As an author, how do you feel your Plan II education factored in during this experience?

Along with all of the many lessons in culture, politics, science, and practical skills like critical reading & writing, my professors in Plan II encouraged me to study with passion. I would name Betty Sue Flowers (English), Bob King (linguistics), and TK Seung (philosophy) as the most influential upon me–all were brilliant and encouraged brilliance in all of their students, helping us develop our critical thinking skills and our ability to express what we thought. I firmly believe that Plan II offers the best undergraduate education in the country and think it founds much of what I do today. The intellectual excitement of my faculty and classmates at UT made learning a joy and continues to bolster my attitude toward learning, teaching, and research.

What sparked the idea to write “Apocalyptic AI?”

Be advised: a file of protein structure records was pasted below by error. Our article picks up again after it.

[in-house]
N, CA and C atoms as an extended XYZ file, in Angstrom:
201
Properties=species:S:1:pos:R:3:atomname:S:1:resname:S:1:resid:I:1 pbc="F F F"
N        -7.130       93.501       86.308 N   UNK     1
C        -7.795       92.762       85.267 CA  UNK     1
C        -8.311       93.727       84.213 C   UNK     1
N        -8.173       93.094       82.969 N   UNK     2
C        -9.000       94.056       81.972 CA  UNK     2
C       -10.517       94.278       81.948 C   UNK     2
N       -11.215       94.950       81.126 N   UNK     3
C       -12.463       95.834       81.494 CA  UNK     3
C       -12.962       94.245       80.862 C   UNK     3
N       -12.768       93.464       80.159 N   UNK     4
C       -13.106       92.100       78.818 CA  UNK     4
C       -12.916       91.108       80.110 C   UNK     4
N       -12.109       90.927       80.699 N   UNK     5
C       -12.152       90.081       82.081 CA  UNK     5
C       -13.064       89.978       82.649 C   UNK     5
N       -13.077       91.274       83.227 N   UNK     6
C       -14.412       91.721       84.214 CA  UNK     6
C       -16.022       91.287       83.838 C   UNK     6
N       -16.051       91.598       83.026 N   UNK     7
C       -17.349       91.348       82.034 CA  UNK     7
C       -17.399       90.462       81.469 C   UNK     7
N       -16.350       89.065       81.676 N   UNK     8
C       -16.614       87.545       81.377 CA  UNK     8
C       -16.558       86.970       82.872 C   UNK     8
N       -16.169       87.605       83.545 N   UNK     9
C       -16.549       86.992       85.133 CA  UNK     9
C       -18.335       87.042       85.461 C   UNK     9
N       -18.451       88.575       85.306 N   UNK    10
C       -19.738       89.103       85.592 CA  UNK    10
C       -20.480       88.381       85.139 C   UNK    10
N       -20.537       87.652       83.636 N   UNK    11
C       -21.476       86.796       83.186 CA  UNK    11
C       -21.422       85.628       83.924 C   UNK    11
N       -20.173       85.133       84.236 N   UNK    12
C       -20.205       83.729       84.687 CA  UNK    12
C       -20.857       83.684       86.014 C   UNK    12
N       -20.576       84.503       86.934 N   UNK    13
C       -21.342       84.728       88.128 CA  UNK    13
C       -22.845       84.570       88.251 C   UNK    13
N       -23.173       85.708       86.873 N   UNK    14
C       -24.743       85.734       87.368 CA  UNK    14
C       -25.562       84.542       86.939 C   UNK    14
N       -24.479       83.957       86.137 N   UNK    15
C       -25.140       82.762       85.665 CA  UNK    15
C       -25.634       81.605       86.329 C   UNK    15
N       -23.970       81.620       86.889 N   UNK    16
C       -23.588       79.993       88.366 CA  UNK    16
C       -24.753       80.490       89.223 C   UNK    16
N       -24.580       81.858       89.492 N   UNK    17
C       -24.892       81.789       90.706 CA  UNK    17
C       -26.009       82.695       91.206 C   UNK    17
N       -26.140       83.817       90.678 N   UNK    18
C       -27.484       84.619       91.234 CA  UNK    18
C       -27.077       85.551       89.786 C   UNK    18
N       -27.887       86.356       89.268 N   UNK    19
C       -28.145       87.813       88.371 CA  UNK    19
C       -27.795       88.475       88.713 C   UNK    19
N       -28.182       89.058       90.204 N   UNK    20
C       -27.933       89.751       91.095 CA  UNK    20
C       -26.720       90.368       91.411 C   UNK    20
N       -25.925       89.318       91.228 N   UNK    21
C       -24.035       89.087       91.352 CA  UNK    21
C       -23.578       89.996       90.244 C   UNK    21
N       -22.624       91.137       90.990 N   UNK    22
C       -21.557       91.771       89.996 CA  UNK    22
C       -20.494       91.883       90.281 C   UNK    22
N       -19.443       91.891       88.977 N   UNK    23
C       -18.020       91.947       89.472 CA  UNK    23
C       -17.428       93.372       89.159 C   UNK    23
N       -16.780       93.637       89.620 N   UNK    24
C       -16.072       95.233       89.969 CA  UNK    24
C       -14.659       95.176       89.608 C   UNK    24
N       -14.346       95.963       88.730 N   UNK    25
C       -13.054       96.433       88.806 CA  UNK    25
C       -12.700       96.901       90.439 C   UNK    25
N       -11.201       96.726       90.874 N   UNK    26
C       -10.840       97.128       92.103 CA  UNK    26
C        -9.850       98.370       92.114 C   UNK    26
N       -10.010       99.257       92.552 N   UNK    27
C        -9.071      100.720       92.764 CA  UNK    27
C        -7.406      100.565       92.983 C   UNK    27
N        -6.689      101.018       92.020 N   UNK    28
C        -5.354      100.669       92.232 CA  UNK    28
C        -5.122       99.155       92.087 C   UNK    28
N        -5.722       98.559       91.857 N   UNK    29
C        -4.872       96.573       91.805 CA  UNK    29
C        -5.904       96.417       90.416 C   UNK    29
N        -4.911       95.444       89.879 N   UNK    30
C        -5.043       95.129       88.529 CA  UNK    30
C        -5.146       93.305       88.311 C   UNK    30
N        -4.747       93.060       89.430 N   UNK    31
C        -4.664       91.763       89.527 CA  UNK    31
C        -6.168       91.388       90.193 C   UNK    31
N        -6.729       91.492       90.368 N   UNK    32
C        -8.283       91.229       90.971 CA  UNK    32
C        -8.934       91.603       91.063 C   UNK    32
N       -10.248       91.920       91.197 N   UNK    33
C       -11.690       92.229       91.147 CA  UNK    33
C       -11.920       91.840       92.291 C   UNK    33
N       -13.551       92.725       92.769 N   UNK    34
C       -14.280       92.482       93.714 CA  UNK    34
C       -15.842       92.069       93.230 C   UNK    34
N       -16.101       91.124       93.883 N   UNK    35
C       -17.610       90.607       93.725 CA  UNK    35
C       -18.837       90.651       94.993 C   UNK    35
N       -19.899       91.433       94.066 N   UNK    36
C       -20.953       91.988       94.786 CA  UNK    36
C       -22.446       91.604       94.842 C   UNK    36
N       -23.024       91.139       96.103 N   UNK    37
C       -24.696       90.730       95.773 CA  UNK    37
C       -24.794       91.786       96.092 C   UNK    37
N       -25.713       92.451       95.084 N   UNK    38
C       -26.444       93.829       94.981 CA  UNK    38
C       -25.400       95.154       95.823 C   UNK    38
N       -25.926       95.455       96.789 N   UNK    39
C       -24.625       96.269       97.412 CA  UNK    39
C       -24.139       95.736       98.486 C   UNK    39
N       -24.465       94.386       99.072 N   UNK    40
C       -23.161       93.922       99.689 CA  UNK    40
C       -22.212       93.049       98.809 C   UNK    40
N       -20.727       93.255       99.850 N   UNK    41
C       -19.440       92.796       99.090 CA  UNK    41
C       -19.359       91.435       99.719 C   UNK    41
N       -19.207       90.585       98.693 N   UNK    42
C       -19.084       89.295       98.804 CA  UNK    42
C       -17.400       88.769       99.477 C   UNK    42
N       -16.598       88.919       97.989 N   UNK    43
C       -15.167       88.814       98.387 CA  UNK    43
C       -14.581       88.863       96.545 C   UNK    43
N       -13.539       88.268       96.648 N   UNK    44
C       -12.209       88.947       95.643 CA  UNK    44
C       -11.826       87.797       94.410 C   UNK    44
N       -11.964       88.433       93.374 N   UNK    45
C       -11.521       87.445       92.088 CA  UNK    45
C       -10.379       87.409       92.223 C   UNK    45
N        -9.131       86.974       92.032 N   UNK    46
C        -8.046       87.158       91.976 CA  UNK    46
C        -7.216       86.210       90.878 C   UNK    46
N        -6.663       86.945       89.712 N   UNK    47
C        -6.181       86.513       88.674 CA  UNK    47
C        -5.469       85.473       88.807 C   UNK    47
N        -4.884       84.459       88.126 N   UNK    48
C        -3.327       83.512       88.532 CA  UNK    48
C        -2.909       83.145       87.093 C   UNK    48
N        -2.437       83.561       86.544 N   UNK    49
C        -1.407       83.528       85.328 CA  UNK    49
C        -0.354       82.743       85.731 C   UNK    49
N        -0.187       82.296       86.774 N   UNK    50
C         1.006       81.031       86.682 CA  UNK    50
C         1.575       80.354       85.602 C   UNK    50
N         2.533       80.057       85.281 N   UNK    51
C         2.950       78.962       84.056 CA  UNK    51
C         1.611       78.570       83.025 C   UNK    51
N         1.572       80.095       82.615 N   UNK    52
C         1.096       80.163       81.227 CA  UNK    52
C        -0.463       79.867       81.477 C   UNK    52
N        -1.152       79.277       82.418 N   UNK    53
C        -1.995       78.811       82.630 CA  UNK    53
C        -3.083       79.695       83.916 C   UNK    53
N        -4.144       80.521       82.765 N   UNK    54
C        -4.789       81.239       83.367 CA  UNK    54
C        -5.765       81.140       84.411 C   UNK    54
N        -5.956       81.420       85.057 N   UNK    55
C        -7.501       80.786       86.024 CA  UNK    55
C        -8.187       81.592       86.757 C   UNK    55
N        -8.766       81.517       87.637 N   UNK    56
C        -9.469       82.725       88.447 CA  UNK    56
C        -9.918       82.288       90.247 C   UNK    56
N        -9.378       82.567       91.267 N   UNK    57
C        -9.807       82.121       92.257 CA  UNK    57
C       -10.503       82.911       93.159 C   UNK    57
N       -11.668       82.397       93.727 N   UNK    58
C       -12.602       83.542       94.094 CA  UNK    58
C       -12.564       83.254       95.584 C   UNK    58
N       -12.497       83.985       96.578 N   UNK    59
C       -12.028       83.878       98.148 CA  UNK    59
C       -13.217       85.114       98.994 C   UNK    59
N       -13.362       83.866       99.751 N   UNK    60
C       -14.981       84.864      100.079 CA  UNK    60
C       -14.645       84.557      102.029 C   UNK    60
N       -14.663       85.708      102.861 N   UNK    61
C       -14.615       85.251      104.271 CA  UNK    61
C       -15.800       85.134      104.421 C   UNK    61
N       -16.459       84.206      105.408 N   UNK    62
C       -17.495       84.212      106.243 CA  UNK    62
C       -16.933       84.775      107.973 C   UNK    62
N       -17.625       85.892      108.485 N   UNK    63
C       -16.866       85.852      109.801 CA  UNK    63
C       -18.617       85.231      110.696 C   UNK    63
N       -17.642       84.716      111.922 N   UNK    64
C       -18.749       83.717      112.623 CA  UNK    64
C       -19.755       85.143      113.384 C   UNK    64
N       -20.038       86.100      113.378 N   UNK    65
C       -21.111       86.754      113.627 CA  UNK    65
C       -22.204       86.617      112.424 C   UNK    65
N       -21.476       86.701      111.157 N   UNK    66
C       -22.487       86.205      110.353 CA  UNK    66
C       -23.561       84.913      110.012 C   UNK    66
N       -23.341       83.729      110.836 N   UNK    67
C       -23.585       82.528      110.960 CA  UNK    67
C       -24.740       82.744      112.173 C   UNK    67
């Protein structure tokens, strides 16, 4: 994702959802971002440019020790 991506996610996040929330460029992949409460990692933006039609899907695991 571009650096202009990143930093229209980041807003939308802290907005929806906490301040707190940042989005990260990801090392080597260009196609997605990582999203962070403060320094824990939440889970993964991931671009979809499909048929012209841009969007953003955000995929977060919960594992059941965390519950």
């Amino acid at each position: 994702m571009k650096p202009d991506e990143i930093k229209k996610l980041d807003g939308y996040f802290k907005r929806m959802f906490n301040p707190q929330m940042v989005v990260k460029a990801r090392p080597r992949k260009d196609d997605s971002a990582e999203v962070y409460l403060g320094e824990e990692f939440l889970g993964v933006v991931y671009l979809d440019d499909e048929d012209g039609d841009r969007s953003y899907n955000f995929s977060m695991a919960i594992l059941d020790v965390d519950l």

The book flowed out of my desire to think about how religion and science interact in contemporary culture. As a grad student, I read and commented on pop science books in robotics and AI that promised we would become immortal by uploading our minds into robots and/or virtual reality in the future. As I started teaching at Manhattan College, it seemed to me there was a connection between that idea and apocalyptic traditions in Judaism and Christianity. After I wrote an essay on this (published in the Journal of the American Academy of Religion in 2008), I wanted to do a full book treatment that would consider whether those apocalyptic ideas actually mattered in public life.  I find that the most interesting questions in religious studies end up being about real people doing real things, so I set about trying to find out if the ideas of pop science authors like Hans Moravec and Ray Kurzweil actually matter to anyone.